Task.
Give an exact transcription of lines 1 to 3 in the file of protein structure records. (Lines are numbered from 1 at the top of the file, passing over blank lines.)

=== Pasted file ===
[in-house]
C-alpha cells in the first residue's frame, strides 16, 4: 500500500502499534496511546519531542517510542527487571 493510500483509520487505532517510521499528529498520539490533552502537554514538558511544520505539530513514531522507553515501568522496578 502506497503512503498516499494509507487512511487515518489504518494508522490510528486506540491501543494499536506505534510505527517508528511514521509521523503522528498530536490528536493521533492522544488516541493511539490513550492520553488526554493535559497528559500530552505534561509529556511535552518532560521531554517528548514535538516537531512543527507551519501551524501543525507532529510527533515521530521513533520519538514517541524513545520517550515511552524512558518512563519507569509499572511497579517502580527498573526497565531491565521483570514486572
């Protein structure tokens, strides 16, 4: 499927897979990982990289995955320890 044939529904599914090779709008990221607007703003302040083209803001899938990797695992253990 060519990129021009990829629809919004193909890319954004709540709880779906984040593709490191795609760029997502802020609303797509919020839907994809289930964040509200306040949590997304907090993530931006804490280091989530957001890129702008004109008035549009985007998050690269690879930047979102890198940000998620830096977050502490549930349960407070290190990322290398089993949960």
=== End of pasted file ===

[in-house]
C-alpha cells in the first residue's frame, strides 16, 4: 500500500502499534496511546519531542517510542527487571 493510500483509520487505532517510521499528529498520539490533552502537554514538558511544520505539530513514531522507553515501568522496578 502506497503512503498516499494509507487512511487515518489504518494508522490510528486506540491501543494499536506505534510505527517508528511514521509521523503522528498530536490528536493521533492522544488516541493511539490513550492520553488526554493535559497528559500530552505534561509529556511535552518532560521531554517528548514535538516537531512543527507551519501551524501543525507532529510527533515521530521513533520519538514517541524513545520517550515511552524512558518512563519507569509499572511497579517502580527498573526497565531491565521483570514486572
């Protein structure tokens, strides 16, 4: 499927897979990982990289995955320890 044939529904599914090779709008990221607007703003302040083209803001899938990797695992253990 060519990129021009990829629809919004193909890319954004709540709880779906984040593709490191795609760029997502802020609303797509919020839907994809289930964040509200306040949590997304907090993530931006804490280091989530957001890129702008004109008035549009985007998050690269690879930047979102890198940000998620830096977050502490549930349960407070290190990322290398089993949960």